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  • Writer's picturePaul Andrews

Researchers Develop New Way Of Identifying ‘Zombie’ Cells


University researchers have discovered a new way of identifying ‘zombie’ cells which drive aging and age-related diseases such as cancer, cardiac disease and neurodegenerative diseases.


A team at the University of Dundee, working in collaboration with colleagues from the University of Athens, have developed a novel compound to detect senescent cells.


Senescent cells are coined ‘zombie’ cells as they are still alive within the body, but do not function as normal. These cells are no longer capable of dividing and can negatively impact the cells around them, over time weakening our tissues, organs and immune system, and can lead to aging and disease.


The newly developed compound, named GLF16, targets a pigment within these cells that is associated with aging. The pigment, lipofuscin, is a type of cellular waste that increases as we get older.


This is the first time it has been possible to identify these cells in real time as the compound can be used in living tissues and cells, meaning senescence can be visualised as it happens.


The discovery opens new possibilities for studying how these cells, which increase in our bodies as we age, cause age-related diseases and can ultimately help develop treatments that revitalise aging tissues and organs, increasing the years of our lives where we remain healthy.


The research has been published in the journal Molecular Cell.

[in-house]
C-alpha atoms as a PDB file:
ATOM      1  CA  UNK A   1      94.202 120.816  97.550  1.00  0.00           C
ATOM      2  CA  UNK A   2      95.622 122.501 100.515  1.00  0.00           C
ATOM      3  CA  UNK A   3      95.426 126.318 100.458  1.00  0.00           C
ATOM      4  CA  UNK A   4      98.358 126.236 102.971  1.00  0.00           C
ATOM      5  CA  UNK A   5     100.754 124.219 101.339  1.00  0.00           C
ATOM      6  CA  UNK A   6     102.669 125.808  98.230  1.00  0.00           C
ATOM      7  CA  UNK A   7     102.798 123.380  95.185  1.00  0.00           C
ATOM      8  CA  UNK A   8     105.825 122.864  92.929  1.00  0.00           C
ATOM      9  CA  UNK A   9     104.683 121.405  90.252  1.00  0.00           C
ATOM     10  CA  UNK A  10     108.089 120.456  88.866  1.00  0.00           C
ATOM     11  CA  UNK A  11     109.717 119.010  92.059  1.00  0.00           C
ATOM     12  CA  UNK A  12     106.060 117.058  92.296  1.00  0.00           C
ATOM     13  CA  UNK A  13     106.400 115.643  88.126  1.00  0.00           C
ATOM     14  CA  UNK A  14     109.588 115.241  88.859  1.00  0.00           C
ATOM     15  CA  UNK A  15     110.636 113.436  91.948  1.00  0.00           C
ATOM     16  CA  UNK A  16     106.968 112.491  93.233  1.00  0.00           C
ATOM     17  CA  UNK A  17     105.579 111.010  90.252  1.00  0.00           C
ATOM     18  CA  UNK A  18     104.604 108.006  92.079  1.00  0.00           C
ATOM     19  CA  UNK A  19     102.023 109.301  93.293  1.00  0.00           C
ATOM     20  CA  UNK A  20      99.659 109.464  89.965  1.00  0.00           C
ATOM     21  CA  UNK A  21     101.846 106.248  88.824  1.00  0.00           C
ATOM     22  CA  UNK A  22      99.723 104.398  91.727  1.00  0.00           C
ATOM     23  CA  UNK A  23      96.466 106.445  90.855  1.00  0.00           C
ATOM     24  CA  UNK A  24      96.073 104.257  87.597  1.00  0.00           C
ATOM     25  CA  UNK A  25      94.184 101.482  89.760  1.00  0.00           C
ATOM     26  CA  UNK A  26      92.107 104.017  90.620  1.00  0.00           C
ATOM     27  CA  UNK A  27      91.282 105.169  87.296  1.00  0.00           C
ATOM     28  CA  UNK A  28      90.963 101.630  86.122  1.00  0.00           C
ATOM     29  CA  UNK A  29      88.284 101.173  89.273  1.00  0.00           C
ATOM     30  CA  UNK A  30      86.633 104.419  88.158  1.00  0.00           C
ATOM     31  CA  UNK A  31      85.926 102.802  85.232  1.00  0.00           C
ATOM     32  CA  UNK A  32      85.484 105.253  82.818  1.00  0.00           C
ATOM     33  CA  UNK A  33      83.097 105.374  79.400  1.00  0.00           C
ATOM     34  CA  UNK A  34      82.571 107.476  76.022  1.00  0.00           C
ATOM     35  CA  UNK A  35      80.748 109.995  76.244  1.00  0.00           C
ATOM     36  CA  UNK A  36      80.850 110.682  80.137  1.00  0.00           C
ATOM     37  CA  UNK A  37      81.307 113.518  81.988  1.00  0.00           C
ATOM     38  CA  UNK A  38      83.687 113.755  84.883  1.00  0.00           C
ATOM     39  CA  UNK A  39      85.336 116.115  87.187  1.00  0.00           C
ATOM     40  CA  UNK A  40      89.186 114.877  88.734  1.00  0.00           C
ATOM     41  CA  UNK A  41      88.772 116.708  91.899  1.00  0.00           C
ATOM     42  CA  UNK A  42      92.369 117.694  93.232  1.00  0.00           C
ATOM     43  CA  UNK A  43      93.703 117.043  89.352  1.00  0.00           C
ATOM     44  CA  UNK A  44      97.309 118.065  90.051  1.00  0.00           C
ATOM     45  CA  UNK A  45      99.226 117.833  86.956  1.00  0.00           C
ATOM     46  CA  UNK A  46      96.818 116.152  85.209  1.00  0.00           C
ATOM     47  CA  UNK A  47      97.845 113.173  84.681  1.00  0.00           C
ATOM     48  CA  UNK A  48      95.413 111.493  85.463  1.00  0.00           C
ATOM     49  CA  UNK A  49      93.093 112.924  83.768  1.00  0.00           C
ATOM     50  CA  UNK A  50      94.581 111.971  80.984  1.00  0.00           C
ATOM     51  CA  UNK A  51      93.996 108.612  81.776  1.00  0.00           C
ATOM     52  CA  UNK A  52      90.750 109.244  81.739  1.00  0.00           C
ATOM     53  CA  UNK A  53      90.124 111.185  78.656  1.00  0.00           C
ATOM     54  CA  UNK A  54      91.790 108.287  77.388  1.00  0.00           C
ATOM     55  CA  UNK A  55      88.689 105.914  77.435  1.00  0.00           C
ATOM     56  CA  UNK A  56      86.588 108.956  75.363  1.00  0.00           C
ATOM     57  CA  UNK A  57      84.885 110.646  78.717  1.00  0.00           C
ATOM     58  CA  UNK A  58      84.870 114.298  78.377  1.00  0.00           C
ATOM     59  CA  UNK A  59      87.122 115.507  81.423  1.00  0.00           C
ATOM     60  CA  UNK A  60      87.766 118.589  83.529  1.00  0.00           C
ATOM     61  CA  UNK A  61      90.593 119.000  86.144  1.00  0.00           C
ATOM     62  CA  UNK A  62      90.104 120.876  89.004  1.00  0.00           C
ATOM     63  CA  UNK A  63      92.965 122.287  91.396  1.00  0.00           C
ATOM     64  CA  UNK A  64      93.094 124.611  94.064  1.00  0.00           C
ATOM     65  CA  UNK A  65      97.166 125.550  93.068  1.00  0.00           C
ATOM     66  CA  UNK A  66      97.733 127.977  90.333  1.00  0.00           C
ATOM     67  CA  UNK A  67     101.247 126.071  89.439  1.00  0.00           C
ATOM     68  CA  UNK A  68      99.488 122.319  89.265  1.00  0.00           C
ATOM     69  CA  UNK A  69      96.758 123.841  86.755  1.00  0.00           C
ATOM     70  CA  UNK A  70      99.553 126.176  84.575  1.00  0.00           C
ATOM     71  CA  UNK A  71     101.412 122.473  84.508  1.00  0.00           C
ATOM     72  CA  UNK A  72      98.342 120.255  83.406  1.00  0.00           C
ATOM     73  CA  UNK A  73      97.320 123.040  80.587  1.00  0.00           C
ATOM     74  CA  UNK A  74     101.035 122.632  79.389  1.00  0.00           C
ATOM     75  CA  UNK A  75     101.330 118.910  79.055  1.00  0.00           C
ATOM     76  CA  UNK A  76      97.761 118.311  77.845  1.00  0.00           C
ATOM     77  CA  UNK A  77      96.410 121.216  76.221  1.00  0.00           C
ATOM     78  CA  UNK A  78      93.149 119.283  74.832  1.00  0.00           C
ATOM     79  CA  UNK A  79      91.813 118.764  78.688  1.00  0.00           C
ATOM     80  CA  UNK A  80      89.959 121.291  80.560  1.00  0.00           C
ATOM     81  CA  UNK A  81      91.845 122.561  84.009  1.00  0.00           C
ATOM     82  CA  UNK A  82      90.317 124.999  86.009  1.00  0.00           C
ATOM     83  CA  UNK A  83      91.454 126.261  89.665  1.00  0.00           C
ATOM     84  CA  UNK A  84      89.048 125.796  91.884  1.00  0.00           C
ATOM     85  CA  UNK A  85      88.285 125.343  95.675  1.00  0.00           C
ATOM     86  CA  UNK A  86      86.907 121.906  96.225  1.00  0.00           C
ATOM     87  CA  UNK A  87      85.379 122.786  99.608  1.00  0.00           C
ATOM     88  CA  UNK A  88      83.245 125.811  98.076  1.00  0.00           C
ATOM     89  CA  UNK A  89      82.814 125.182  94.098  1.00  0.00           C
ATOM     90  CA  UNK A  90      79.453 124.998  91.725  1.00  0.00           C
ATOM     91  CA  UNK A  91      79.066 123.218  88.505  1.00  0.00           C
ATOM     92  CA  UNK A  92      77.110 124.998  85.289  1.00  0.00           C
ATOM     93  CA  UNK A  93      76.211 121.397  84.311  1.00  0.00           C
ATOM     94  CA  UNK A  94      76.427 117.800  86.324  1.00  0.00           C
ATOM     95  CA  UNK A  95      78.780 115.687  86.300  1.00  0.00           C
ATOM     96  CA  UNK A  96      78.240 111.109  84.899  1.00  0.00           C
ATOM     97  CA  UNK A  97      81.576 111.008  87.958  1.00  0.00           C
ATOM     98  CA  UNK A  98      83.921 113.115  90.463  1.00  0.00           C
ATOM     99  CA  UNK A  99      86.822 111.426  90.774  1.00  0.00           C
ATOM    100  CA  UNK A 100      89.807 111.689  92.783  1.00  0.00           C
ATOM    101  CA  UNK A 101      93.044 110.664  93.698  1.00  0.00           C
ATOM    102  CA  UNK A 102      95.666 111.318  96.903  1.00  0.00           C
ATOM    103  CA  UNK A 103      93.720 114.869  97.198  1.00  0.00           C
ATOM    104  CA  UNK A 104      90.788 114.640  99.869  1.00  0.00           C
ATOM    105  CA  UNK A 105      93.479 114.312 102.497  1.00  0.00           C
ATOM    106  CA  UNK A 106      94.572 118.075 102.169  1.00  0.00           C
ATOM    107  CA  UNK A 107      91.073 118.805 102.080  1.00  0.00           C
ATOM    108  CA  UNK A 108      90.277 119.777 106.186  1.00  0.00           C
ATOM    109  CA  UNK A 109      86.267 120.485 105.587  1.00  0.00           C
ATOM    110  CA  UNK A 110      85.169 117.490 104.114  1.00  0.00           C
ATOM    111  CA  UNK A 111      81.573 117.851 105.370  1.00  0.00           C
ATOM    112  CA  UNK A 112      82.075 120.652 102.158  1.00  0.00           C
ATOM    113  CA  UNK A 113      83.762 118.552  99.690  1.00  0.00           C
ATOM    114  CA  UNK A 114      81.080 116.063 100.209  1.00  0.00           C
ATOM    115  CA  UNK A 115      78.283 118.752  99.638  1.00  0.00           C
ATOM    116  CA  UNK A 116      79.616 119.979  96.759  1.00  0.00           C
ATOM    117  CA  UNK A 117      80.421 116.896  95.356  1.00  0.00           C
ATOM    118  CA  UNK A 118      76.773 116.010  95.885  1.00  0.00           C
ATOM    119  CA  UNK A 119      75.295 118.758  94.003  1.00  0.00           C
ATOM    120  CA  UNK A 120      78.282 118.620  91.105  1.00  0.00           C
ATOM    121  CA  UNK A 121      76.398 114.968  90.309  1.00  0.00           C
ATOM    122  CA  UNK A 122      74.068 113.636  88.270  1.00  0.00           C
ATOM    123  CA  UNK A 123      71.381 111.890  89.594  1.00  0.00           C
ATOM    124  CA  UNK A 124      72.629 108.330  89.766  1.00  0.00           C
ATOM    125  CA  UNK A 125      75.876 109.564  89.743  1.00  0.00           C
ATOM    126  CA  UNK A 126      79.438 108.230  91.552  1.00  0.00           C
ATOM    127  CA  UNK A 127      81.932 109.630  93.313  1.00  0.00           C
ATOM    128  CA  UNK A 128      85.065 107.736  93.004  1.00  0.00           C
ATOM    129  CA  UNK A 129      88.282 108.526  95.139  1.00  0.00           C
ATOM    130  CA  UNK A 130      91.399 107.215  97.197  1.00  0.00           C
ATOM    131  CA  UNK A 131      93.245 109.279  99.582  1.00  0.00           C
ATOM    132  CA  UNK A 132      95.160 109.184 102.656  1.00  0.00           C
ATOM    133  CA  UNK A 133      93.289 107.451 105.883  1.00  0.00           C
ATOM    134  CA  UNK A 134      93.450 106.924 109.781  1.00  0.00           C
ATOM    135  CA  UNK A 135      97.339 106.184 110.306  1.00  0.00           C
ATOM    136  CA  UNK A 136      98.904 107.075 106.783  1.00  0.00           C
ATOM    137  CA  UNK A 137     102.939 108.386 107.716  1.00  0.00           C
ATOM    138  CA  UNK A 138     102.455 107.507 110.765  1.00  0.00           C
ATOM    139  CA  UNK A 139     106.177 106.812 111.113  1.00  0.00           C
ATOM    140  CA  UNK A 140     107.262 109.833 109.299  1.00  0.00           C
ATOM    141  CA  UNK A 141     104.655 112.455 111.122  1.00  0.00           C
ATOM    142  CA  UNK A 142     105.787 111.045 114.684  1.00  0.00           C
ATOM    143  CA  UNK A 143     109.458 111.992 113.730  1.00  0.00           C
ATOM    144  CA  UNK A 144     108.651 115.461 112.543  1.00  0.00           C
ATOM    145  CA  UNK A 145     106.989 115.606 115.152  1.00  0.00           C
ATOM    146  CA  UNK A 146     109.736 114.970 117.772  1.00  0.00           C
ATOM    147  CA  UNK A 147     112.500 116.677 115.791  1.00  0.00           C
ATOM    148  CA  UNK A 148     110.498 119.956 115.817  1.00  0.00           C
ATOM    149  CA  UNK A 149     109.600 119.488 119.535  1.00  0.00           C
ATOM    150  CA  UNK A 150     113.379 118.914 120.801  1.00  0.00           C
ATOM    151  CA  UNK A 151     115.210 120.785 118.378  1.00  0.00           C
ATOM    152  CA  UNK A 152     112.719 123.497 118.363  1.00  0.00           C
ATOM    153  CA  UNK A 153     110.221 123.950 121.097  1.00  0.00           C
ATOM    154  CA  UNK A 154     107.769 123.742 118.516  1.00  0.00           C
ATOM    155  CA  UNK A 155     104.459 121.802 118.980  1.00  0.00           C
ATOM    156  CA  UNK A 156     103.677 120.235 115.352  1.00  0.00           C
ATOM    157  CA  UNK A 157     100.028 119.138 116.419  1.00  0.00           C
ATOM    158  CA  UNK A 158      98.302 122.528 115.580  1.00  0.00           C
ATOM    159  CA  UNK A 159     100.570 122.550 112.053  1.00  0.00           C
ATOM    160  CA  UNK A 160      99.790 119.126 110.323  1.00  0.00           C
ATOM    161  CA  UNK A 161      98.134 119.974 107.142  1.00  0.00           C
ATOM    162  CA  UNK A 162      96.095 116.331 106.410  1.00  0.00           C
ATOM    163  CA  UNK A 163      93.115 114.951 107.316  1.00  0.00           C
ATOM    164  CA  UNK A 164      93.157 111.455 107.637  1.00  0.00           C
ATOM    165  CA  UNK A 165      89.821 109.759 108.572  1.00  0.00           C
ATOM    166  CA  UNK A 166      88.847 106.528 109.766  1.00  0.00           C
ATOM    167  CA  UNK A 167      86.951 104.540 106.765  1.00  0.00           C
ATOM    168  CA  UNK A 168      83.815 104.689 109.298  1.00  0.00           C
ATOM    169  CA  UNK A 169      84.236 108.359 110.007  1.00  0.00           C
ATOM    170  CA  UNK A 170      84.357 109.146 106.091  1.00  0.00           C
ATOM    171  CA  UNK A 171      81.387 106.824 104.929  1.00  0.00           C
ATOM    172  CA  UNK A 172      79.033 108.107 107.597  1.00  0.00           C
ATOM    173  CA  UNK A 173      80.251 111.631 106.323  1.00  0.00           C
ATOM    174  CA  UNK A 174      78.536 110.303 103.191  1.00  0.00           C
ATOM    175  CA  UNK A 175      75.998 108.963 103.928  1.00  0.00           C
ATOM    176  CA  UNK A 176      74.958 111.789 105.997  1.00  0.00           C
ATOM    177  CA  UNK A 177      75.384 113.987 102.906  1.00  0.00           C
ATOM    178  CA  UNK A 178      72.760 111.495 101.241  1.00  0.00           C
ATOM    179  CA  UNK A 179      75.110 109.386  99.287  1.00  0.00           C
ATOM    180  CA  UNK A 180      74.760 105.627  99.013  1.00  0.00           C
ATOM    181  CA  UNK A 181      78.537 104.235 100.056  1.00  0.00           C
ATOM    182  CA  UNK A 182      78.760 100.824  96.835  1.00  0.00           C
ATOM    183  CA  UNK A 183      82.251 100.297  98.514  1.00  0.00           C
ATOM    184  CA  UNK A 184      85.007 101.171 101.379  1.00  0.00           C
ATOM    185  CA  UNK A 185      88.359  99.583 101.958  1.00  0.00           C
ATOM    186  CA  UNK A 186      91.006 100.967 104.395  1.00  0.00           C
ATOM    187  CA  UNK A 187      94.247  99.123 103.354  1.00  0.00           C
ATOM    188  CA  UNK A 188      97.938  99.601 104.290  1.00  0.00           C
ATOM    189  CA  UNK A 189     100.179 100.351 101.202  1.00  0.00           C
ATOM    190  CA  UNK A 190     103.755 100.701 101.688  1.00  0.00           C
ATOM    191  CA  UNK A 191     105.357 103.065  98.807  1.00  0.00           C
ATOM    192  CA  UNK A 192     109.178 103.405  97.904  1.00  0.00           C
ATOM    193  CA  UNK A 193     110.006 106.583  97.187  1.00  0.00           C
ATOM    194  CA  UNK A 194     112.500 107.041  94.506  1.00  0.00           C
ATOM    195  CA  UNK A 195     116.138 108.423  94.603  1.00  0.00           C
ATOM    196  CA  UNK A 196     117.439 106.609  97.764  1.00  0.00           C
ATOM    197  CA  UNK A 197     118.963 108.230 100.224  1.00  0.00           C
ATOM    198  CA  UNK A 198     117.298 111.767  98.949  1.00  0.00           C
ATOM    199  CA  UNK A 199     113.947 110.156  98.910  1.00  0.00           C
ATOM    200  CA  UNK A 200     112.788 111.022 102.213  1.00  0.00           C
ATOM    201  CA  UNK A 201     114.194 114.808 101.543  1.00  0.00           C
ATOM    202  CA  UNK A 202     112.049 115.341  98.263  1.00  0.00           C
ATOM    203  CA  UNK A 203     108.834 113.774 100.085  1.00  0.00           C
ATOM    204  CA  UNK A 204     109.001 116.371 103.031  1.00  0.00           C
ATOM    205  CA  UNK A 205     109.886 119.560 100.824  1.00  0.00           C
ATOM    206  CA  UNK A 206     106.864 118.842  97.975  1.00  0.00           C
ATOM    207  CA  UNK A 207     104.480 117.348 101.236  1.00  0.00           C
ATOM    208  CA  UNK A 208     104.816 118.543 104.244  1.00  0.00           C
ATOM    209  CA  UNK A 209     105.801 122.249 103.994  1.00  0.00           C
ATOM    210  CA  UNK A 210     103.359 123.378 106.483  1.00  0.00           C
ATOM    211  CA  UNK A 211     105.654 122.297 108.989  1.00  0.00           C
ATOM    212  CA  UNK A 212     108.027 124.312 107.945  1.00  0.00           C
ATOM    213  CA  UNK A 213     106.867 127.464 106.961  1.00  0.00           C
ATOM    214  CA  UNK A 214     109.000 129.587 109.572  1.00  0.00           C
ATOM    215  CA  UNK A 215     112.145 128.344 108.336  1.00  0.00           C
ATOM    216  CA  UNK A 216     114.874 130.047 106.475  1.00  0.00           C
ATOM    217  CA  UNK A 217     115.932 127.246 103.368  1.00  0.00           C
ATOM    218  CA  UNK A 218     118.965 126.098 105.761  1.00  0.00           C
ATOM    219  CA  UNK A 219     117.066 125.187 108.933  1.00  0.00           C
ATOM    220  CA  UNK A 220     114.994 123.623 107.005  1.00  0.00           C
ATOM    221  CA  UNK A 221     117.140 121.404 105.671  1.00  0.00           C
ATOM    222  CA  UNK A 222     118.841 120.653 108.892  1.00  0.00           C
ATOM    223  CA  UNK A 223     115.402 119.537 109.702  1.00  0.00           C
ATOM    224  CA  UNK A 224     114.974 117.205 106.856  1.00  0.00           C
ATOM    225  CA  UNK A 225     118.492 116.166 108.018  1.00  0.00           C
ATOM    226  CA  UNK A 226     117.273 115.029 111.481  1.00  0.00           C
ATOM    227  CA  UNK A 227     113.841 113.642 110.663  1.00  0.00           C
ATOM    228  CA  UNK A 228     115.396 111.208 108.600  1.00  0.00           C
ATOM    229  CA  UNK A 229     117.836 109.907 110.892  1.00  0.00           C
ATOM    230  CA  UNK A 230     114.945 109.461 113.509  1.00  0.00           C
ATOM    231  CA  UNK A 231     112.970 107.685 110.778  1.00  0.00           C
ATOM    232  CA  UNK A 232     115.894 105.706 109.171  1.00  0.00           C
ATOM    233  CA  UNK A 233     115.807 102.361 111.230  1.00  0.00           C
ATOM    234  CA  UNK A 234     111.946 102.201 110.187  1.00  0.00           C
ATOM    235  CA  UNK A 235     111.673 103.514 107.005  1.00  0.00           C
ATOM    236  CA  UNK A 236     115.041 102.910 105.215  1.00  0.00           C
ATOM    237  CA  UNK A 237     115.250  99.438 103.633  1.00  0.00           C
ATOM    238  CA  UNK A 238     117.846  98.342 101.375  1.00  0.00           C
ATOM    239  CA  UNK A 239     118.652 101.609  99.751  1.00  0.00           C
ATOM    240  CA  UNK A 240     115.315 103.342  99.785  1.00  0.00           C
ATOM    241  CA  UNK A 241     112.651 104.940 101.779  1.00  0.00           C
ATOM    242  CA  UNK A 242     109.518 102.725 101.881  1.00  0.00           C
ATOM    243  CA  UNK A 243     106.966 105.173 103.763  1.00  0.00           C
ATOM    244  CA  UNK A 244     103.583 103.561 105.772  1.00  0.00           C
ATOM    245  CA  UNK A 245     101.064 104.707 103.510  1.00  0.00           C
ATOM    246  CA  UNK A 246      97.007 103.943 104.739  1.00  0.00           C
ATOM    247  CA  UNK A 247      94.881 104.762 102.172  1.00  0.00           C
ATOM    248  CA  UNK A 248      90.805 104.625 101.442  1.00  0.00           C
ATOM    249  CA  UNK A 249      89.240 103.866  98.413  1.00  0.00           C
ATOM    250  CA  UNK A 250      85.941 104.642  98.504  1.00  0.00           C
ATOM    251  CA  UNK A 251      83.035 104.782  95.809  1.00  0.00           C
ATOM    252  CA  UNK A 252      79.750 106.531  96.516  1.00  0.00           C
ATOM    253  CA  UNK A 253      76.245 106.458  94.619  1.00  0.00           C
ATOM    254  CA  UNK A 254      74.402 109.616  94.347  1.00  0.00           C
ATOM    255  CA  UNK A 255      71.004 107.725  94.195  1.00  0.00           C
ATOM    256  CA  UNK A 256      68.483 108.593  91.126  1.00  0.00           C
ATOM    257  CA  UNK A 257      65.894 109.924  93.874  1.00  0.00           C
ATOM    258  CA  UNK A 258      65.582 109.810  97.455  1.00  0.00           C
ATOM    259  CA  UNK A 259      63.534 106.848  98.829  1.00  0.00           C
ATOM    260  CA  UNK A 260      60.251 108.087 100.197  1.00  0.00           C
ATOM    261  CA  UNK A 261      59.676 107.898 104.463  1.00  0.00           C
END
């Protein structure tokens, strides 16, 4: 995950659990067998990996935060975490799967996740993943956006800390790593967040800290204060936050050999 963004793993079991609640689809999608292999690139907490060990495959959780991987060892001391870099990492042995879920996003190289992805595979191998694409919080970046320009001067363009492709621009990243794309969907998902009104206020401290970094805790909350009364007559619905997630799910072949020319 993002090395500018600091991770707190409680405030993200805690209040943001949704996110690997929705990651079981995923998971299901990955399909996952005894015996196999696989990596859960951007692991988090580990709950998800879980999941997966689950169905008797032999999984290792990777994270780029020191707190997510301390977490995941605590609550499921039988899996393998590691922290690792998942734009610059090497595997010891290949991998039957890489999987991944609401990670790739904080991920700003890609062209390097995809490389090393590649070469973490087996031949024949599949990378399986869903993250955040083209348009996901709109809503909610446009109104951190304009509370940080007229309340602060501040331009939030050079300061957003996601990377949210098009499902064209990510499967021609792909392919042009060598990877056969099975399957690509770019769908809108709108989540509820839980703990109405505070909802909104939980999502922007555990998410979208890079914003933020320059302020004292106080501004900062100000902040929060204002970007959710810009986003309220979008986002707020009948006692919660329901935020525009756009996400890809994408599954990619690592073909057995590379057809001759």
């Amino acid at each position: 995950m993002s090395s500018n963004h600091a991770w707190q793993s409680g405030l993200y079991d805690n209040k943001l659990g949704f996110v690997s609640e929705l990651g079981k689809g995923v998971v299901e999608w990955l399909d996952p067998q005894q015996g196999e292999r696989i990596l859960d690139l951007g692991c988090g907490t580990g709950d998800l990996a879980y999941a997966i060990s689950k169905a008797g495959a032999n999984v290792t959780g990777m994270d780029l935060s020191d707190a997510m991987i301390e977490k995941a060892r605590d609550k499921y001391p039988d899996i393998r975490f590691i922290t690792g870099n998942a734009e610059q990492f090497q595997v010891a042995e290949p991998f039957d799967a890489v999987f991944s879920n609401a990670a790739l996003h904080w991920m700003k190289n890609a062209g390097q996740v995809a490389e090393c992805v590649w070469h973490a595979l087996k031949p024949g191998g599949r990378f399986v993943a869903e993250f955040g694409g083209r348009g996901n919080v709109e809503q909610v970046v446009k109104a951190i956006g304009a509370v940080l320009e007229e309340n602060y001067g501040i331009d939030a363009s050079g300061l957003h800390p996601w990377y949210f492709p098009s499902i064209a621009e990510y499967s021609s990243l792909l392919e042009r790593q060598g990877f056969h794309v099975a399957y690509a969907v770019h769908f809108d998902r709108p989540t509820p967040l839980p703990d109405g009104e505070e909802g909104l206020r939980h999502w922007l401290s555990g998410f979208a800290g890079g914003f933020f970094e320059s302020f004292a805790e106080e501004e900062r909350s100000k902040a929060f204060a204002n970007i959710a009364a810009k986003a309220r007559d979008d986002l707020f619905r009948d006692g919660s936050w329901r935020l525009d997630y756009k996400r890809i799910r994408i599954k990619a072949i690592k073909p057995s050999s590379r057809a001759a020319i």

Professor Russell Petty, who led the team at Dundee’s School of Medicine, said, “Our population is aging and with this comes age-related diseases, such as cancer, heart disease and neurodegenerative diseases. Combating these diseases and increasing the healthy span of our lives is incredibly important."


“Our new development provides an unprecedented opportunity to study cell senescence in the laboratory and in human tissues, including clinical specimens such as cancers from patients, and ultimately image and track cellular senescence in human beings as part of clinical scans, capturing the aging and disease process as it occurs."


"We hope the new methodology we have developed can be applied to study the processes of cell senescence in many diseases, and in doing so, help explain how aging and disease are linked, and help develop ways of treating and preventing age related disease. Ultimately, this may help us lead healthier lives for longer.”


Professor Vassilis Gorgoulis, who led the team at the University of Athens Medical School, said, “The development of such a senescence-detecting tool is of immense importance, as ‘zombie’ cells are known to gradually lead to serious life-threatening diseases, including cancer."


“By using this tool we now have the unique opportunity to fully analyse the DNA of those cells and propose meaningful therapeutic strategies.”

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